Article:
Bullying, suicides among school children, delinquency, violence at home and school, over-emphasis on academic ratings, and cases of teachers torturing pupils are all increasing.
In addition the number of pupils at elementary and secondary schools is falling rapidly, threatening job security.
Hisayuki Uehara, 40, recently left a private high school in Yokohama, to teach at a UK school for Japanese nationals.
"I gained my licence to become a science teacher a little earlier than most in Japan while I was studying marine agriculture at college. Most teachers usually start their first job aged 22 or 23 after one or two years' training. For the past 20 years I have been teaching at Japanese primary, junior high and high schools.
"Public (state) school teachers are hired by the government as civil servants but I have taught exclusively at private schools. Private schools are almost identical in teaching standards, but private schools tend to specialise in certain areas, particularly sports. They have the same curriculum. Pay very much depends on the teacher and the school, of course, but generally speaking public schools have a more strictly graded pay structure."
He believes teachers' status has changed in the past few years. Once they were highly regarded, but now they are bracketed as "salary men", office workers.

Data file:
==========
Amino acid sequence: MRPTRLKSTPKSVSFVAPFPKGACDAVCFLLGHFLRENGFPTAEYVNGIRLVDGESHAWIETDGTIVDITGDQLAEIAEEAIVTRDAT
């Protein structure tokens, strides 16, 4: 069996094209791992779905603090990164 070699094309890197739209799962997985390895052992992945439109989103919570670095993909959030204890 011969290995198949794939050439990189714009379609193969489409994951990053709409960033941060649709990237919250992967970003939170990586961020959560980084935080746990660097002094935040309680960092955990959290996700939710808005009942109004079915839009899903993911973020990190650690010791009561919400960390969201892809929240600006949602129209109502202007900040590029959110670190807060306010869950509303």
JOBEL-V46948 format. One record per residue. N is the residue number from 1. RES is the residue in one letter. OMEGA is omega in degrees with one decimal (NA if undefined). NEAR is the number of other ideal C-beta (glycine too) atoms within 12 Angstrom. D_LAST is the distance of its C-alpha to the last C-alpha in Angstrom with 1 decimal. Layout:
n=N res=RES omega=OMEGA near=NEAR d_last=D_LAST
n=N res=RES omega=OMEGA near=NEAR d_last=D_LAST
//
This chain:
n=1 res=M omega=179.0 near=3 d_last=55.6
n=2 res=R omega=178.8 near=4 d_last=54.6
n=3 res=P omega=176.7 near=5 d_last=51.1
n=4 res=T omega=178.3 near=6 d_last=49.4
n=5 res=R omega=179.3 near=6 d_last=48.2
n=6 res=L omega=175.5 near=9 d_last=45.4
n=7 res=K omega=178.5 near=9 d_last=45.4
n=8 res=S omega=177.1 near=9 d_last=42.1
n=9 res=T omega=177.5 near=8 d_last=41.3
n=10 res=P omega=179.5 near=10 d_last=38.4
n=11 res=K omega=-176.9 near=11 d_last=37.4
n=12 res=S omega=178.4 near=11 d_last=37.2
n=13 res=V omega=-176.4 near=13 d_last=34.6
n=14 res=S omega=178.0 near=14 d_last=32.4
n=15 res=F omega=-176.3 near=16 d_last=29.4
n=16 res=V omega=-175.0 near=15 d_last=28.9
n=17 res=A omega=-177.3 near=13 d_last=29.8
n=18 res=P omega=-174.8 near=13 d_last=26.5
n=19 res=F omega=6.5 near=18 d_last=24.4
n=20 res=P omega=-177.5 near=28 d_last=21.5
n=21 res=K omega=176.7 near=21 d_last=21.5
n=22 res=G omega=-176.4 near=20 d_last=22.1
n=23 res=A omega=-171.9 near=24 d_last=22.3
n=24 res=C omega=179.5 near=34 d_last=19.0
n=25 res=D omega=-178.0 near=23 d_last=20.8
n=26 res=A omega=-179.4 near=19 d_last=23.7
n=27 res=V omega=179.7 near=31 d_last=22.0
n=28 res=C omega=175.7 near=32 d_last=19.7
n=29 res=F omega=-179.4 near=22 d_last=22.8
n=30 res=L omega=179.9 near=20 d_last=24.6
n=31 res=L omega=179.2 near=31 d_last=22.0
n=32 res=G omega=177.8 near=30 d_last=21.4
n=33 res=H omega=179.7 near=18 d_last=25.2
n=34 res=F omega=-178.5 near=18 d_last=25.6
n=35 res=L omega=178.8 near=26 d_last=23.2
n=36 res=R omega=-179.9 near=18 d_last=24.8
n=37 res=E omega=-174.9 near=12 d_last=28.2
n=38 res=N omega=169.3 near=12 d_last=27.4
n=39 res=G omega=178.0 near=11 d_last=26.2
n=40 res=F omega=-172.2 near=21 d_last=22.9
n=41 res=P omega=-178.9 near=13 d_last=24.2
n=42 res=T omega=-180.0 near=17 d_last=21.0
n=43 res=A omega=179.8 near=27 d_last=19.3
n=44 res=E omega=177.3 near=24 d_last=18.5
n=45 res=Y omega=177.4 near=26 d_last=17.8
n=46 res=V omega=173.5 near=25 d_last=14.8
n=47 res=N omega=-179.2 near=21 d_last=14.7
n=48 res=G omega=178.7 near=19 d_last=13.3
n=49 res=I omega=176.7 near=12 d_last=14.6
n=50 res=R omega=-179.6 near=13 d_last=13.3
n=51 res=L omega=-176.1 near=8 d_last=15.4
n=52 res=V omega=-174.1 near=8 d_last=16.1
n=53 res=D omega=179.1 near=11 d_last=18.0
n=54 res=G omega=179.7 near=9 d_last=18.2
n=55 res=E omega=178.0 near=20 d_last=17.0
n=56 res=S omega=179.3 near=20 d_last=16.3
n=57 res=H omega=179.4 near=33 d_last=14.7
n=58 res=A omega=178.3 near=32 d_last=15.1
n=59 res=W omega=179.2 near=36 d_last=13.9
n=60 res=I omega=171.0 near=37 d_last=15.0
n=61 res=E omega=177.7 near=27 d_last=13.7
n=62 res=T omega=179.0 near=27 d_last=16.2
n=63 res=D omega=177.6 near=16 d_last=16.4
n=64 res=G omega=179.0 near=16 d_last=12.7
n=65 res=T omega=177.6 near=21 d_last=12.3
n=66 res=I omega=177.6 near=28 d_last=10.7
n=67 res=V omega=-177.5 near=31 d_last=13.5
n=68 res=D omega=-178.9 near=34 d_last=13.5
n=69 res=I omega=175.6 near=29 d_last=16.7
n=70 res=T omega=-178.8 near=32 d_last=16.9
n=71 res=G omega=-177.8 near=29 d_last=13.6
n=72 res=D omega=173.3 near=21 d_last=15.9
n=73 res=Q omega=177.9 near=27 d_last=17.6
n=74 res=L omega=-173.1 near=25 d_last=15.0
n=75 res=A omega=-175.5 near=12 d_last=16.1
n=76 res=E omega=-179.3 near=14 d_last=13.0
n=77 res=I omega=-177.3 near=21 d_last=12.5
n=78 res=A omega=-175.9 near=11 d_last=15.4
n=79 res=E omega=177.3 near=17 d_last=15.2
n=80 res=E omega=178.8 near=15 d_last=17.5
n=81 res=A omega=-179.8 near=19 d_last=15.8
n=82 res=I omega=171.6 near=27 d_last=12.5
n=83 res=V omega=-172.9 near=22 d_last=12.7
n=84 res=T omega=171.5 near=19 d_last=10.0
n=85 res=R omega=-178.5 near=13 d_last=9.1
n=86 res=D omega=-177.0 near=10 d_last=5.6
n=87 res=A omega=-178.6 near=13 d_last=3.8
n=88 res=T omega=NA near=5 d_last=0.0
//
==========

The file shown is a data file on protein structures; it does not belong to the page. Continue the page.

Some find the high standards of conduct expected of teachers a strain. State school teachers are hired by government and as public servants are under much stricter codes of behaviour and educational standards than their private school counterparts.
"A typical day for me started at 6am or 6.30am when I got up," said Hisayuki. "Morning assembly is followed by the first lesson at 8.30am. We lunch at midday - usually taken with the students in the classroom.
"This is over in about 15 minutes and then it's often back to work preparing for lessons which start again at 1pm. Classes finish at 3pm or 4pm. There are a great deal of after-school activities in Japan which we call club activities. Those teachers involved supervise their club students until 5.30pm or 6pm.
"Generally wages and conditions are good. A 40-year-old teacher at a private school can expect to earn around 6-7 million yen (Pounds 30,000-Pounds 35,000) before tax. Teacher unions are very popular; each school is represented by about two or three, and there's quite a lot of industrial action to demand more pay and a change of conditions.
"If I have a criticism of the system it's that the hierarchy is too strict. Also, the national curriculum has its strengths but its weakness is that it makes too many problems for students, because it's far too much an exam-based system."